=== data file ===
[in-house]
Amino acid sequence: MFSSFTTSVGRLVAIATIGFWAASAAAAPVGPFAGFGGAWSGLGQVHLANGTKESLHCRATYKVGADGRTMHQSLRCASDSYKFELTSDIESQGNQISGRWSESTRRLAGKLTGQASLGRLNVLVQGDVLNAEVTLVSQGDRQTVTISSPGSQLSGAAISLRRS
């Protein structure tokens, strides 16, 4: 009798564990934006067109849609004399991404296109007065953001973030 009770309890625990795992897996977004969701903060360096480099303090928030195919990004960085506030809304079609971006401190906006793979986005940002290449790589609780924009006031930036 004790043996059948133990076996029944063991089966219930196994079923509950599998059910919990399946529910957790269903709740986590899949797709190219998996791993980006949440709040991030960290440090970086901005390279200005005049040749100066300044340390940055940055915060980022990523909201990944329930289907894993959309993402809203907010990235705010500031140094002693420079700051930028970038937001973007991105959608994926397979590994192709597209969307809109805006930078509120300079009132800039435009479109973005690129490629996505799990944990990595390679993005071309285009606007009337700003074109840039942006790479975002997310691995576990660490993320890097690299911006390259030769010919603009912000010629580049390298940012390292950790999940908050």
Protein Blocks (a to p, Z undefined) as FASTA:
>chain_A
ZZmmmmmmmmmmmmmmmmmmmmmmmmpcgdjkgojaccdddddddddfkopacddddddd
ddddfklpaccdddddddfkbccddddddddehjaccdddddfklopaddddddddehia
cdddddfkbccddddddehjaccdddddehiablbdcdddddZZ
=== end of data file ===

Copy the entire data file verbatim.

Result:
[in-house]
Amino acid sequence: MFSSFTTSVGRLVAIATIGFWAASAAAAPVGPFAGFGGAWSGLGQVHLANGTKESLHCRATYKVGADGRTMHQSLRCASDSYKFELTSDIESQGNQISGRWSESTRRLAGKLTGQASLGRLNVLVQGDVLNAEVTLVSQGDRQTVTISSPGSQLSGAAISLRRS
């Protein structure tokens, strides 16, 4: 009798564990934006067109849609004399991404296109007065953001973030 009770309890625990795992897996977004969701903060360096480099303090928030195919990004960085506030809304079609971006401190906006793979986005940002290449790589609780924009006031930036 004790043996059948133990076996029944063991089966219930196994079923509950599998059910919990399946529910957790269903709740986590899949797709190219998996791993980006949440709040991030960290440090970086901005390279200005005049040749100066300044340390940055940055915060980022990523909201990944329930289907894993959309993402809203907010990235705010500031140094002693420079700051930028970038937001973007991105959608994926397979590994192709597209969307809109805006930078509120300079009132800039435009479109973005690129490629996505799990944990990595390679993005071309285009606007009337700003074109840039942006790479975002997310691995576990660490993320890097690299911006390259030769010919603009912000010629580049390298940012390292950790999940908050």
Protein Blocks (a to p, Z undefined) as FASTA:
>chain_A
ZZmmmmmmmmmmmmmmmmmmmmmmmmpcgdjkgojaccdddddddddfkopacddddddd
ddddfklpaccdddddddfkbccddddddddehjaccdddddfklopaddddddddehia
cdddddfkbccddddddehjaccdddddehiablbdcdddddZZ